Judge Suter continued: “Vague and overly broad laws criminalizing speech have the potential to chill permissible speech, causing speakers to silence themselves rather than utter words that may be subject to penal sanctions.” Reno v. ACLU, 521 U.S. 844, 871-72 (1997). “The degree of vagueness that the Constitution tolerates-as well as the relative importance of fair notice and fair enforcement-depends in part on the nature of the enactment.” Hoffman Estates, 455 U.S. at 498. An offense must be defined “with sufficient definiteness that ordinary people can understand what conduct is prohibited and in a manner that does not encourage arbitrary and discriminatory enforcement.” Kolender v. Lawson, 461 U.S. 352, 357 (1983). A statute may be unconstitutionally vague as applied if it ‘does not with sufficient clarity prohibit the conduct against which it is sought to be enforced. To be vague ‘as applied,’ the law must not clearly prohibit the conduct on which the particular charges were based.
Using these standards, defendant’s conduct unquestionably triggered application of the statutory provisions. His conduct was directed at J.R. because she would be alerted to what he was posting though Google alerts. He therefore was communicating to, and about, J.R. This also violated the ITRO. Then, the nature and content of the videos were such as to cause a reasonable person to fear for their safety or cause emotional distress. The MonkeyCom videos suggested killing and mutilating her pet; another was sexually explicit. She was referred to as a criminal and mentally unstable. Defendant referred to himself as a stalker and indicated he was angry based on his perception of events. Music suggested he would “get her.” All of this was done with knowledge and purposely directed at J.R. Thus, we reject defendant’s argument that the statute is unconstitutionally vague as applied to him; it applied directly to proscribe his conduct. This obviates our need to address any claim of facial unconstitutionality for vagueness.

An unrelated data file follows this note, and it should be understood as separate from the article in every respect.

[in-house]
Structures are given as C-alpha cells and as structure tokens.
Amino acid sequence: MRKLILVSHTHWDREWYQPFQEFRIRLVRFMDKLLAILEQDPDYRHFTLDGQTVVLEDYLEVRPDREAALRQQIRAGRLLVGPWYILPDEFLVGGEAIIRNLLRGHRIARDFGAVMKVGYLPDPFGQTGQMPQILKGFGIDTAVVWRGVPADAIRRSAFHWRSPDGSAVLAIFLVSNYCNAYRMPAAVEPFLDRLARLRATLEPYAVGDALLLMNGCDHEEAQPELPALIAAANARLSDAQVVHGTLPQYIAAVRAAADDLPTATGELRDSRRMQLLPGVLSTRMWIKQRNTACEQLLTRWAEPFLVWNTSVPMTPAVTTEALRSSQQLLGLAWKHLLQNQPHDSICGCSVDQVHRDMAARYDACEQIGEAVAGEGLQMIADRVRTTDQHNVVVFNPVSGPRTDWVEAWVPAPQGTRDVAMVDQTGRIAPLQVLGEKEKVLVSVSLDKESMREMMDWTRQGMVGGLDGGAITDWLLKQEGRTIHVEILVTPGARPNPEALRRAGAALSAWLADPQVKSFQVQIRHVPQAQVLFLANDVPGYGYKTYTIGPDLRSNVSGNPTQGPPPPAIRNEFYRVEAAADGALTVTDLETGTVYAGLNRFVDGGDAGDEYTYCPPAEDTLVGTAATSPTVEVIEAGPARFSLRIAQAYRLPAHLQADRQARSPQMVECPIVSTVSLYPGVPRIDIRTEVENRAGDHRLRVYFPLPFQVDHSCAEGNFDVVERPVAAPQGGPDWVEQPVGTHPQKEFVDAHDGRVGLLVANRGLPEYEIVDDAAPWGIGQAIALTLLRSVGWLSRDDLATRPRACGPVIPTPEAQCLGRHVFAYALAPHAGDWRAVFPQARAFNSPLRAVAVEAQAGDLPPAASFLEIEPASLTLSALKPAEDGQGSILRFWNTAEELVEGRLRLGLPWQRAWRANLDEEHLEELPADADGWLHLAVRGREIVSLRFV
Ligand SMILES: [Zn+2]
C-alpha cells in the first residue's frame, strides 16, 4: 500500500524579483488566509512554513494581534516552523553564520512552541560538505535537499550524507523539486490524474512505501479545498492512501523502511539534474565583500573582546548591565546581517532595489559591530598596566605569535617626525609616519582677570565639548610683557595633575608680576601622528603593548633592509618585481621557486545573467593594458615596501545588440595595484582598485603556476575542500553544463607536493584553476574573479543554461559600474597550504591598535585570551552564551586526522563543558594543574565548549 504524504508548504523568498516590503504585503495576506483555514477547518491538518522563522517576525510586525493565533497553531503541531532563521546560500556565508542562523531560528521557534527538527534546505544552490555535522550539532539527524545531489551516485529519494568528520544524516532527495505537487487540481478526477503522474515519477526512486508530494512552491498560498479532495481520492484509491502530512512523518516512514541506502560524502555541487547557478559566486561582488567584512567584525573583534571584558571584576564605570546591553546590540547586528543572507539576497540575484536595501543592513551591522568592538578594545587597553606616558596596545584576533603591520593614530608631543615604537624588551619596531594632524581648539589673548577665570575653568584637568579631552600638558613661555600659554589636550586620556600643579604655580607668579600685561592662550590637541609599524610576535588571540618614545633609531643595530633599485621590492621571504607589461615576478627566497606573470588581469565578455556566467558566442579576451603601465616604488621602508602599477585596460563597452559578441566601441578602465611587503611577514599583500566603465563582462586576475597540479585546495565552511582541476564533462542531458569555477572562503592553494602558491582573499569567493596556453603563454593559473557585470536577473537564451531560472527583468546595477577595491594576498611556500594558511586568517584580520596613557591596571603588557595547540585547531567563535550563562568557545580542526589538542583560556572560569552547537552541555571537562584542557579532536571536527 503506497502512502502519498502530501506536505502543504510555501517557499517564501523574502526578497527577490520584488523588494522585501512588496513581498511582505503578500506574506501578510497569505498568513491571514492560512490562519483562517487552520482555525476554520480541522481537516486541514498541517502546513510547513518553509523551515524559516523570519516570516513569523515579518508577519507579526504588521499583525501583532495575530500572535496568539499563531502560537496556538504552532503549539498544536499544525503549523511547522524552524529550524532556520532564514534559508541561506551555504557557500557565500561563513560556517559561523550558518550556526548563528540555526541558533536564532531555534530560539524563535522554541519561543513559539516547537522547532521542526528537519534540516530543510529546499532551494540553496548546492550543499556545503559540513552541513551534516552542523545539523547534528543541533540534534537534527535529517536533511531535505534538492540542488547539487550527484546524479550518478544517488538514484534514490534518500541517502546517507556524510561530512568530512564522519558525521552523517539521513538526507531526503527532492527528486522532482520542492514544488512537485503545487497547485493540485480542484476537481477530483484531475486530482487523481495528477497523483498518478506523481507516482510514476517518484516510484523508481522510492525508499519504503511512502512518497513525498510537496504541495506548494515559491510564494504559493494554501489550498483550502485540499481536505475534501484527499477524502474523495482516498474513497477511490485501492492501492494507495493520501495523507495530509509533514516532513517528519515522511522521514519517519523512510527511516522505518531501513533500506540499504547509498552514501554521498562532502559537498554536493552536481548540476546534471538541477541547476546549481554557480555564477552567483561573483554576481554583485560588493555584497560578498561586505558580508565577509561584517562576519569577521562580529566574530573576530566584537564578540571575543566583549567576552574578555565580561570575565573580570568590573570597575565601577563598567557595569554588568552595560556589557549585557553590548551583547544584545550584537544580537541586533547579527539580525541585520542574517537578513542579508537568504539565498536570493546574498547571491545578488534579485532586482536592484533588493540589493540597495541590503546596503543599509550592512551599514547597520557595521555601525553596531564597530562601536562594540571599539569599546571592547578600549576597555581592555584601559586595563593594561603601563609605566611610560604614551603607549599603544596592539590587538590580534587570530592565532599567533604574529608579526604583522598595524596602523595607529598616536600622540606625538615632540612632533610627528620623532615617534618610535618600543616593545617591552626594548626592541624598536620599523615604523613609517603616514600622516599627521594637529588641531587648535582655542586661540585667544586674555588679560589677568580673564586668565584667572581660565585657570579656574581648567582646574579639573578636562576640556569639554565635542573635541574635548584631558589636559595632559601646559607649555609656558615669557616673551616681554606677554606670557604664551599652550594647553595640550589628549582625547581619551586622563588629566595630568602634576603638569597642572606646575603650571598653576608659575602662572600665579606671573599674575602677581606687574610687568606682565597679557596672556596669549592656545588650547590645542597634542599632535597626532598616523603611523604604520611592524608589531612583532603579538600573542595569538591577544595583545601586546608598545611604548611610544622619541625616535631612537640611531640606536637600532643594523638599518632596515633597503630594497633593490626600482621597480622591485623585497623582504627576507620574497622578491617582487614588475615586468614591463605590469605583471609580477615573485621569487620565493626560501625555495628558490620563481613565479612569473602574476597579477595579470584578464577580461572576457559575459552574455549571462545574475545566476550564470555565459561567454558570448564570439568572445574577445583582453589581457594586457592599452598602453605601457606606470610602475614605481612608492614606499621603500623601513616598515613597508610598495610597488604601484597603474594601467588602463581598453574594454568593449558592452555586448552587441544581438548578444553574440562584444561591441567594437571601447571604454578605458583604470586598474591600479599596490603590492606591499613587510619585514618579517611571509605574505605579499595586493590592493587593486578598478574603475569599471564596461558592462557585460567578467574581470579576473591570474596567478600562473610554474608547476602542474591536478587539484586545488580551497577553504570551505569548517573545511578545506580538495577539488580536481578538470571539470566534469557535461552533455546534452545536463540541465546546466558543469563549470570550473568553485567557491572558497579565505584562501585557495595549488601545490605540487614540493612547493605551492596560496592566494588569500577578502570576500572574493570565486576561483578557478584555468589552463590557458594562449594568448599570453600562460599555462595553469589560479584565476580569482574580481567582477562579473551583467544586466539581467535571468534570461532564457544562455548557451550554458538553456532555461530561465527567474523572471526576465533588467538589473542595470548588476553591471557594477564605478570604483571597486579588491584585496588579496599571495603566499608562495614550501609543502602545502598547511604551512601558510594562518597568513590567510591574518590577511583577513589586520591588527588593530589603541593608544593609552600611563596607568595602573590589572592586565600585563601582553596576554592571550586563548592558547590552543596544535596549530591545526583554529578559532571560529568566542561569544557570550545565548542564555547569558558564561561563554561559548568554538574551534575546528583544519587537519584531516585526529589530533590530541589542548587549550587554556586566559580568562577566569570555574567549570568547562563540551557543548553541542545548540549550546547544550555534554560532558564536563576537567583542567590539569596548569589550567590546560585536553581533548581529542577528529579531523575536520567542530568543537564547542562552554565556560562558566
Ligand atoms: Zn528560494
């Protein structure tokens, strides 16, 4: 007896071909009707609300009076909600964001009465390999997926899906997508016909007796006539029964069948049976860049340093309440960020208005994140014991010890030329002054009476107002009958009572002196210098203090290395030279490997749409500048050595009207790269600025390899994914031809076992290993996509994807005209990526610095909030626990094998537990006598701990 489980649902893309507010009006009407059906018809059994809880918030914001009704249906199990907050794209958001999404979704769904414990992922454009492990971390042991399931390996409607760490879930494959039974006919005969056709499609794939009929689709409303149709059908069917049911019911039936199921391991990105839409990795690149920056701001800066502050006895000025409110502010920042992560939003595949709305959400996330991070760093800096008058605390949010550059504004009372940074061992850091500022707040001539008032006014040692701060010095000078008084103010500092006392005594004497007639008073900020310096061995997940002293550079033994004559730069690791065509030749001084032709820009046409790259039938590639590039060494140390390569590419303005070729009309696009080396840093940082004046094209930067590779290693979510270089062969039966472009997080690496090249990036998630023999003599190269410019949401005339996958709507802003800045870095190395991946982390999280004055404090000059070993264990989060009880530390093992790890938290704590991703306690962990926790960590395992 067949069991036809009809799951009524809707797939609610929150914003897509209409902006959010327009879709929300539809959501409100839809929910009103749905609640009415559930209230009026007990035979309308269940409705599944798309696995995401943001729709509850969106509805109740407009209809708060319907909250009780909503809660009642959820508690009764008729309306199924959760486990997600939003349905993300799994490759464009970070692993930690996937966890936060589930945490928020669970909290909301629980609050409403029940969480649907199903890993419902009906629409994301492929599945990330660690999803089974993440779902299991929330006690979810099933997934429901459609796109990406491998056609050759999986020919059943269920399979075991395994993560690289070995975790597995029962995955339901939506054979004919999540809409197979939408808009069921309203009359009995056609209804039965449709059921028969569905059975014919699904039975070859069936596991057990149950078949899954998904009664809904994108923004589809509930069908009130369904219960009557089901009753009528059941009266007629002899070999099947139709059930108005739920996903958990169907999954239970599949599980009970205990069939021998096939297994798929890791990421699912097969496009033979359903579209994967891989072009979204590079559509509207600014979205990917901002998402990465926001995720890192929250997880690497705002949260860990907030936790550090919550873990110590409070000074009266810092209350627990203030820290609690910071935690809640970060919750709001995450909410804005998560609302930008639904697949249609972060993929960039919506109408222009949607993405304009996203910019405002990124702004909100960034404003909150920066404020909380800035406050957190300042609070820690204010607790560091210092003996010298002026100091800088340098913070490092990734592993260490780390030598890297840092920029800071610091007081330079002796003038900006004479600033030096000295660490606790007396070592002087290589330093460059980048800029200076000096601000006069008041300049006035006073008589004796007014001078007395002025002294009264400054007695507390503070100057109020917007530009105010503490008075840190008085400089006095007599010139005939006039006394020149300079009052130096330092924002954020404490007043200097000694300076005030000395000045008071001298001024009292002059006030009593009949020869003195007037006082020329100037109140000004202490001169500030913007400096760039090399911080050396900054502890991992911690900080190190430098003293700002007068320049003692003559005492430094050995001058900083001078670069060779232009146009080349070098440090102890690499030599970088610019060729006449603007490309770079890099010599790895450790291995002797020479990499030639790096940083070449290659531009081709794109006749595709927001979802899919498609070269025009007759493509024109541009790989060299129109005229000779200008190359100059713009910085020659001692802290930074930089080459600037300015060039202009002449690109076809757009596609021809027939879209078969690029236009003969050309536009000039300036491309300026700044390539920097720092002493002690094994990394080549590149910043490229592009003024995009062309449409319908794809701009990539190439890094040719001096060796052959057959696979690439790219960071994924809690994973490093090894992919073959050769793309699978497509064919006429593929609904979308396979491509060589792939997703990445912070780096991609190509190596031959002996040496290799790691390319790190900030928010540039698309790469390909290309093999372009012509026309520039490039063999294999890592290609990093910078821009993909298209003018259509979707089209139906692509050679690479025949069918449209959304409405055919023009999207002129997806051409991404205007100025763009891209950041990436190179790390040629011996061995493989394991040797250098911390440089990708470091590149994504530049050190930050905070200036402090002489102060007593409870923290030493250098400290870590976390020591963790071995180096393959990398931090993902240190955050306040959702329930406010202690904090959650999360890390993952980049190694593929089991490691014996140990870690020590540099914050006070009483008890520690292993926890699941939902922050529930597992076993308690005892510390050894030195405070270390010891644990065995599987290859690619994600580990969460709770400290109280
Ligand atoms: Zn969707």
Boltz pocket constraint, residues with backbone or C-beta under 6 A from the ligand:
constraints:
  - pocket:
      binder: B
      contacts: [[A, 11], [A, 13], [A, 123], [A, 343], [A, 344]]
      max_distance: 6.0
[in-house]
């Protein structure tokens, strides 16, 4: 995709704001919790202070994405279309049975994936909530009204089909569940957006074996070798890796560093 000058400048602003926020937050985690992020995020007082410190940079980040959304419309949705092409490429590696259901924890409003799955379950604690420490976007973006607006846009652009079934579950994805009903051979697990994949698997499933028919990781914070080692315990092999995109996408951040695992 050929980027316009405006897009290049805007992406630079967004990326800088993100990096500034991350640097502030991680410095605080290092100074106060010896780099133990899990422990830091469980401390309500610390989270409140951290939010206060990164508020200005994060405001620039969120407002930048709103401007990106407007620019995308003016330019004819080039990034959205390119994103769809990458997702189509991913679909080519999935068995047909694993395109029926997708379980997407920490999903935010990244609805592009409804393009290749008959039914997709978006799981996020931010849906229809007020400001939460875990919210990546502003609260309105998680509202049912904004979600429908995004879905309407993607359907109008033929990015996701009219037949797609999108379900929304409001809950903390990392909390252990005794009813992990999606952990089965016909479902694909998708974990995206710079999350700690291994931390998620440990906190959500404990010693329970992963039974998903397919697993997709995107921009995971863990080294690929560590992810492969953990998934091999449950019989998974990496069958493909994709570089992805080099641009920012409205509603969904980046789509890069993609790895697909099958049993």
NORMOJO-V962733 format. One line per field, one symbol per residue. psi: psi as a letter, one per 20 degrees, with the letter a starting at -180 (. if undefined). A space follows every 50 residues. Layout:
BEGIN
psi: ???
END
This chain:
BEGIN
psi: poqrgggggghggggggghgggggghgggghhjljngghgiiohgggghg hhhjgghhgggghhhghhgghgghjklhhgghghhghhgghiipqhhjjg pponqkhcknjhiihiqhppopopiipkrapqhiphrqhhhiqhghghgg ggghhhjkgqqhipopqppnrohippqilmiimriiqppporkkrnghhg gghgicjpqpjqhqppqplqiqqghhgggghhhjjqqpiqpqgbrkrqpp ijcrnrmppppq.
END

Defendant’s reference to himself as a stalker is something that should have been excluded from evidence pre-trial under NJRE 403. Its probative value is slight since it is very unlikely that the statement was made with actual knowledge of the legal elements of stalking. It’s potential to unduly prejudice a jury is very high as it would likely be interpreted as a definitive admission of guilt to the offense charged.